McGary Audio MA1 Monoblocks and SPA1 Preamplifier | REVIEW

mcgary audio ma1

Regular readers of these pages will most certainly be well aware of the creations of Mike McGary, founder of McGary Audio. In case you’ve been residing in a cave (or at least an audio-free zone), McGary Audio is a small operation based in northern Virginia that specializes in top-tier vacuum tube amplification designed for the enjoyment of audio perfectionists everywhere… yeah, folks like me!

Words and Photos by John Richardson

Each piece is hand-built and tested by Mike McGary himself. I’ve had a tour of his workspace, and I can assure you that the guy is a perfectionist. I could have eaten off the floors in the place. Anyone who has had the pleasure of viewing, hearing, owning, or otherwise experiencing McGary gear can attest to the physical beauty of the pieces, as well as to their craftsmanship. Mike offers a lifetime warranty on all of his products, though I doubt he has had to spend much time dealing with service calls. Given that Mike and I are around the same age, I think I’d feel pretty safe investing in one (or two…) of his wares.

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I’m danged excited to let you in on my take on McGary’s two latest creations: the SPA1 preamplifier and the MA1 mono block amplifiers. Here at PTA, we’ve done extensive reviews on Mike’s previous products, namely the SA1 and SA2 stereo amps. We’ve also covered these products in multiple show reports. I’d say we have collectively got the skinny on this guy and what he’s up to.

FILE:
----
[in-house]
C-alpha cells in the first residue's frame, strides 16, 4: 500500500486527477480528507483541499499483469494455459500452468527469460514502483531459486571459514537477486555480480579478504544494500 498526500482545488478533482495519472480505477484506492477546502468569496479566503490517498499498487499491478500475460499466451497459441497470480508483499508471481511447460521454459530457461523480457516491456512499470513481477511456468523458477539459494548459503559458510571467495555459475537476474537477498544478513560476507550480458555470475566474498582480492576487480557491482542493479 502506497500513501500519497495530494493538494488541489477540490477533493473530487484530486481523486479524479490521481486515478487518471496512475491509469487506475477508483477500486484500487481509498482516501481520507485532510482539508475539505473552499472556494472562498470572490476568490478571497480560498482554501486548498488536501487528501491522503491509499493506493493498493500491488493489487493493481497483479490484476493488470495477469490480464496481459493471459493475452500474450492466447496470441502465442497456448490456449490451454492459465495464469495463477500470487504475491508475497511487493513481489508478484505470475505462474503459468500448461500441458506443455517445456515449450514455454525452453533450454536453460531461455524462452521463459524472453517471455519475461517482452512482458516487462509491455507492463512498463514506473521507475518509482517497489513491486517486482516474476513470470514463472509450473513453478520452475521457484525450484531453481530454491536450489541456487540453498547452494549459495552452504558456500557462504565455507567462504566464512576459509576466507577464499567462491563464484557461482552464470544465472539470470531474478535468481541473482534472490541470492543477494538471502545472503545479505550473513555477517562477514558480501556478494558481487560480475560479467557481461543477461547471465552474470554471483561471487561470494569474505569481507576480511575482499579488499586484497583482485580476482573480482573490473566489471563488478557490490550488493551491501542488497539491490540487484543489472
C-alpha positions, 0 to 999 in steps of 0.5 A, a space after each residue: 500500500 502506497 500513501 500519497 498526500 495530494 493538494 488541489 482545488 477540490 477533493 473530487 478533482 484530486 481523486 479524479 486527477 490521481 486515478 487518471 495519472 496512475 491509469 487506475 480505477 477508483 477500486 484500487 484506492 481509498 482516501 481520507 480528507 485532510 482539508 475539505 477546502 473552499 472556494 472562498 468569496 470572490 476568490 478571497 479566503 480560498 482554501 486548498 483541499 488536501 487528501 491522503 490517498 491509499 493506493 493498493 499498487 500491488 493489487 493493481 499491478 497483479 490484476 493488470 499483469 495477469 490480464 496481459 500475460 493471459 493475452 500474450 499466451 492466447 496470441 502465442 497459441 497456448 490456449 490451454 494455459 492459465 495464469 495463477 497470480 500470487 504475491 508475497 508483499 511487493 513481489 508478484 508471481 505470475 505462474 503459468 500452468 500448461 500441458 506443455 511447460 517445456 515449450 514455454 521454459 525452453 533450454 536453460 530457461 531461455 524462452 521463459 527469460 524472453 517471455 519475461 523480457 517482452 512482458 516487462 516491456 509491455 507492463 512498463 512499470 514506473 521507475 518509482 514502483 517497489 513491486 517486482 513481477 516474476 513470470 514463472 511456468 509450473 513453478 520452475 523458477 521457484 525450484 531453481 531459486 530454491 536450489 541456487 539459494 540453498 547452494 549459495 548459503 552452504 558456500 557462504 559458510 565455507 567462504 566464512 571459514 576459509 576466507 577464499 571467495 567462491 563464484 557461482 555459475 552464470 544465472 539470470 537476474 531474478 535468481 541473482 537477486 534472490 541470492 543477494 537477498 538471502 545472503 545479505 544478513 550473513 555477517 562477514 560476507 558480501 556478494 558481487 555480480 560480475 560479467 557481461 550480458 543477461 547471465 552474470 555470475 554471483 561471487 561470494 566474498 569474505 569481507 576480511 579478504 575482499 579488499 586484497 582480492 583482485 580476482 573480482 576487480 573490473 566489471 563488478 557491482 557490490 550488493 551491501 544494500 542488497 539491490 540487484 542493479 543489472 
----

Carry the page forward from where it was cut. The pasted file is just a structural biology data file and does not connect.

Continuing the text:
That said, and having spent a lot of time with both of the prior McGary amplifier creations, I can
unequivocally say that these two new additions are the best yet, and by a pretty big margin. I
say both–Mike insisted that I hear (and review) both the preamp and the amps together, and I’m
more than glad I took him up on that offer.

Before I get into my take on the sound, let’s get the housekeeping out of the way…

McGary Audio MA1 Amplifiers ($25,000 per pair)

That’s some serious cash there, but keep in mind that you get two amplifiers: one per stereo channel. Weighing in at 28 lbs, each amplifier is powered by custom Lundahl transformers coupled to an output tube of the KT family (think KT88 or KT120).

Input and driver tubes are 6N1P and 6SN7 varieties, respectively. All wiring is point-to-point, and Cardas silver solder is used at all connections. All of the aforementioned, as well as top-line resistors and capacitors, are housed in a custom-made (and very attractive) steel chassis. Each front panel sports the distinctive backlit McGary Audio logo.

Personally, I really like the look of these amps. They exude class and build quality, as well as
showcasing those pretty glowing tubes.

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McGary Audio SPA1 Stereo Preamplifier ($12,000)

This preamp is one lovely looking piece of audio gear! Utilizing the same chassis design and backlit logo, the thing simply whispers elegance. Just inside of a trap door on the top panel are the two output tubes: one can roll among a dizzying array of options, chiefly the 6N1P, 6N5P, 6CG7, 6FQ7, 6BQ7A types. Overall build quality and attention to interior detail matches that of the McGary MA1 amplifiers.